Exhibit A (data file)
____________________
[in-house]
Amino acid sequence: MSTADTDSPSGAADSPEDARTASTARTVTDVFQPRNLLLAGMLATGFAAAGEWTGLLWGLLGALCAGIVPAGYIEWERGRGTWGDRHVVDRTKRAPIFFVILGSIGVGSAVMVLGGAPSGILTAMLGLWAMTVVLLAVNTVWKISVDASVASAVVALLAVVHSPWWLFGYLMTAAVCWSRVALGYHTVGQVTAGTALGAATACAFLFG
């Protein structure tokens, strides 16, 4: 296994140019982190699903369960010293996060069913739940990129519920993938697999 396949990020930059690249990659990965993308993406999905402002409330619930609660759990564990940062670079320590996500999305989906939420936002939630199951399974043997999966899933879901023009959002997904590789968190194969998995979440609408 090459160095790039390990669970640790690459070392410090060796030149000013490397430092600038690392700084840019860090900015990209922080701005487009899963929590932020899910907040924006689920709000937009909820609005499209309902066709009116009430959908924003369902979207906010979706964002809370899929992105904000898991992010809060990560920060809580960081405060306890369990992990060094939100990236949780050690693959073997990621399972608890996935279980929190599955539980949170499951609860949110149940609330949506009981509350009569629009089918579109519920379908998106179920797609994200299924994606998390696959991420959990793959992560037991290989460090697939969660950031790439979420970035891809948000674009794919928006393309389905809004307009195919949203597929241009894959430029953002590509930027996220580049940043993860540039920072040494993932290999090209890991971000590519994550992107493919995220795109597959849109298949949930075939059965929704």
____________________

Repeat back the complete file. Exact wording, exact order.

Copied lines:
[in-house]
Amino acid sequence: MSTADTDSPSGAADSPEDARTASTARTVTDVFQPRNLLLAGMLATGFAAAGEWTGLLWGLLGALCAGIVPAGYIEWERGRGTWGDRHVVDRTKRAPIFFVILGSIGVGSAVMVLGGAPSGILTAMLGLWAMTVVLLAVNTVWKISVDASVASAVVALLAVVHSPWWLFGYLMTAAVCWSRVALGYHTVGQVTAGTALGAATACAFLFG
């Protein structure tokens, strides 16, 4: 296994140019982190699903369960010293996060069913739940990129519920993938697999 396949990020930059690249990659990965993308993406999905402002409330619930609660759990564990940062670079320590996500999305989906939420936002939630199951399974043997999966899933879901023009959002997904590789968190194969998995979440609408 090459160095790039390990669970640790690459070392410090060796030149000013490397430092600038690392700084840019860090900015990209922080701005487009899963929590932020899910907040924006689920709000937009909820609005499209309902066709009116009430959908924003369902979207906010979706964002809370899929992105904000898991992010809060990560920060809580960081405060306890369990992990060094939100990236949780050690693959073997990621399972608890996935279980929190599955539980949170499951609860949110149940609330949506009981509350009569629009089918579109519920379908998106179920797609994200299924994606998390696959991420959990793959992560037991290989460090697939969660950031790439979420970035891809948000674009794919928006393309389905809004307009195919949203597929241009894959430029953002590509930027996220580049940043993860540039920072040494993932290999090209890991971000590519994550992107493919995220795109597959849109298949949930075939059965929704």